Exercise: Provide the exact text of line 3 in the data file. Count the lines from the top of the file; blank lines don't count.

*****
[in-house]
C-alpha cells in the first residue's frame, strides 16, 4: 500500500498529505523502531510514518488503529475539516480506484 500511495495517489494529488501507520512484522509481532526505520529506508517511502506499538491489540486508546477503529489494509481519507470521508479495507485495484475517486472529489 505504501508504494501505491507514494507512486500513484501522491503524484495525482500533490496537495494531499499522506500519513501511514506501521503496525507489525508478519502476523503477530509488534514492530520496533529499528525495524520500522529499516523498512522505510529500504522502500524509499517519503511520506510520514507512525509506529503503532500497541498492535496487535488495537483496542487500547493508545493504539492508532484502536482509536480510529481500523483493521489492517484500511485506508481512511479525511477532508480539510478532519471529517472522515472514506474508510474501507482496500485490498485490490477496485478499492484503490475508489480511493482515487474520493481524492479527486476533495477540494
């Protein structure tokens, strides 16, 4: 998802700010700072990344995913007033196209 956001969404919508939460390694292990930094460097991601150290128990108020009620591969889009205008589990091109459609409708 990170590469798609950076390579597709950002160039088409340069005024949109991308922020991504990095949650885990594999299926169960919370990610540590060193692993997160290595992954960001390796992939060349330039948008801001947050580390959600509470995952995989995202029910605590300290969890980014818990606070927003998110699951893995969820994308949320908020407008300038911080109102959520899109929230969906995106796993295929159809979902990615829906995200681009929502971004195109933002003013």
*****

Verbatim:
């Protein structure tokens, strides 16, 4: 998802700010700072990344995913007033196209 956001969404919508939460390694292990930094460097991601150290128990108020009620591969889009205008589990091109459609409708 990170590469798609950076390579597709950002160039088409340069005024949109991308922020991504990095949650885990594999299926169960919370990610540590060193692993997160290595992954960001390796992939060349330039948008801001947050580390959600509470995952995989995202029910605590300290969890980014818990606070927003998110699951893995969820994308949320908020407008300038911080109102959520899109929230969906995106796993295929159809979902990615829906995200681009929502971004195109933002003013």